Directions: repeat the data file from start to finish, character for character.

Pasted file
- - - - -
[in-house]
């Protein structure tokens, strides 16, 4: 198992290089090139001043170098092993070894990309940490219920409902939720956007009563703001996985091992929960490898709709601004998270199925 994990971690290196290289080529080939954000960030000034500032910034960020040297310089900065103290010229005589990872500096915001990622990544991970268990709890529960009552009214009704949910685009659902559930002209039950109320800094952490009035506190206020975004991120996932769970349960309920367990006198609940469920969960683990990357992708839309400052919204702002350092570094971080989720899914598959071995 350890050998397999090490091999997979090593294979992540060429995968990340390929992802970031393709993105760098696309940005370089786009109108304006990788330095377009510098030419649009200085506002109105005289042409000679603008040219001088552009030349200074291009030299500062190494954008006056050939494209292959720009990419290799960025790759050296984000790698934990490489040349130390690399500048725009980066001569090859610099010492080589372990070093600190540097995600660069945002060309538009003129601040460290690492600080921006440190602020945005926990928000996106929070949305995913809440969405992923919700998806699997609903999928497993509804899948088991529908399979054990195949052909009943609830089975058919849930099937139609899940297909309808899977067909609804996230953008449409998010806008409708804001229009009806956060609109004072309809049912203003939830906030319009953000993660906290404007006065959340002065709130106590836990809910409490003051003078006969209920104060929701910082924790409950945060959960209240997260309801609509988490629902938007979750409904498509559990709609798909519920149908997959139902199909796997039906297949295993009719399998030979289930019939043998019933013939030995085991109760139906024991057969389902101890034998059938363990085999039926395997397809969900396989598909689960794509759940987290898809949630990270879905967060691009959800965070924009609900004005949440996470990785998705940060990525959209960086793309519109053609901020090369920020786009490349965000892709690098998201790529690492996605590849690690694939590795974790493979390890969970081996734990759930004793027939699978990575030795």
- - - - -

[in-house]
């Protein structure tokens, strides 16, 4: 198992290089090139001043170098092993070894990309940490219920409902939720956007009563703001996985091992929960490898709709601004998270199925 994990971690290196290289080529080939954000960030000034500032910034960020040297310089900065103290010229005589990872500096915001990622990544991970268990709890529960009552009214009704949910685009659902559930002209039950109320800094952490009035506190206020975004991120996932769970349960309920367990006198609940469920969960683990990357992708839309400052919204702002350092570094971080989720899914598959071995 350890050998397999090490091999997979090593294979992540060429995968990340390929992802970031393709993105760098696309940005370089786009109108304006990788330095377009510098030419649009200085506002109105005289042409000679603008040219001088552009030349200074291009030299500062190494954008006056050939494209292959720009990419290799960025790759050296984000790698934990490489040349130390690399500048725009980066001569090859610099010492080589372990070093600190540097995600660069945002060309538009003129601040460290690492600080921006440190602020945005926990928000996106929070949305995913809440969405992923919700998806699997609903999928497993509804899948088991529908399979054990195949052909009943609830089975058919849930099937139609899940297909309808899977067909609804996230953008449409998010806008409708804001229009009806956060609109004072309809049912203003939830906030319009953000993660906290404007006065959340002065709130106590836990809910409490003051003078006969209920104060929701910082924790409950945060959960209240997260309801609509988490629902938007979750409904498509559990709609798909519920149908997959139902199909796997039906297949295993009719399998030979289930019939043998019933013939030995085991109760139906024991057969389902101890034998059938363990085999039926395997397809969900396989598909689960794509759940987290898809949630990270879905967060691009959800965070924009609900004005949440996470990785998705940060990525959209960086793309519109053609901020090369920020786009490349965000892709690098998201790529690492996605590849690690694939590795974790493979390890969970081996734990759930004793027939699978990575030795």